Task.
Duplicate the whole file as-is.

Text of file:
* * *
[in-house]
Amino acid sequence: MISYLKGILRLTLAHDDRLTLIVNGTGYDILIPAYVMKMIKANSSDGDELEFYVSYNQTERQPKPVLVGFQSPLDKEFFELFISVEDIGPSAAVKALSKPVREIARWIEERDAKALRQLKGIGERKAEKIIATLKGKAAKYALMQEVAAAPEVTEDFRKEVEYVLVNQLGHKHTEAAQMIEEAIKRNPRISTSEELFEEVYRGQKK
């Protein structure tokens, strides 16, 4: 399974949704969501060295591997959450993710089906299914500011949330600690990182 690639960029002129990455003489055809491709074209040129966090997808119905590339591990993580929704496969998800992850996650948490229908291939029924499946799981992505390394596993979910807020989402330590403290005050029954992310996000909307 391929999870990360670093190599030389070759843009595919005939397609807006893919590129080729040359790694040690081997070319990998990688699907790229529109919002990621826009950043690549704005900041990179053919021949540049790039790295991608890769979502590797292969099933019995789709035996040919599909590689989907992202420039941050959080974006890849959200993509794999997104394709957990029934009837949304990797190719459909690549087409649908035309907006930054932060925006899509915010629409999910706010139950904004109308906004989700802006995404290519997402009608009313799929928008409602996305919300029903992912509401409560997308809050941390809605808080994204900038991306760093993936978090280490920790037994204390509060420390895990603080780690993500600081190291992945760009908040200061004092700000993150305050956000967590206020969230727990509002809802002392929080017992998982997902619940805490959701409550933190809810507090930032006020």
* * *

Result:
[in-house]
Amino acid sequence: MISYLKGILRLTLAHDDRLTLIVNGTGYDILIPAYVMKMIKANSSDGDELEFYVSYNQTERQPKPVLVGFQSPLDKEFFELFISVEDIGPSAAVKALSKPVREIARWIEERDAKALRQLKGIGERKAEKIIATLKGKAAKYALMQEVAAAPEVTEDFRKEVEYVLVNQLGHKHTEAAQMIEEAIKRNPRISTSEELFEEVYRGQKK
């Protein structure tokens, strides 16, 4: 399974949704969501060295591997959450993710089906299914500011949330600690990182 690639960029002129990455003489055809491709074209040129966090997808119905590339591990993580929704496969998800992850996650948490229908291939029924499946799981992505390394596993979910807020989402330590403290005050029954992310996000909307 391929999870990360670093190599030389070759843009595919005939397609807006893919590129080729040359790694040690081997070319990998990688699907790229529109919002990621826009950043690549704005900041990179053919021949540049790039790295991608890769979502590797292969099933019995789709035996040919599909590689989907992202420039941050959080974006890849959200993509794999997104394709957990029934009837949304990797190719459909690549087409649908035309907006930054932060925006899509915010629409999910706010139950904004109308906004989700802006995404290519997402009608009313799929928008409602996305919300029903992912509401409560997308809050941390809605808080994204900038991306760093993936978090280490920790037994204390509060420390895990603080780690993500600081190291992945760009908040200061004092700000993150305050956000967590206020969230727990509002809802002392929080017992998982997902619940805490959701409550933190809810507090930032006020």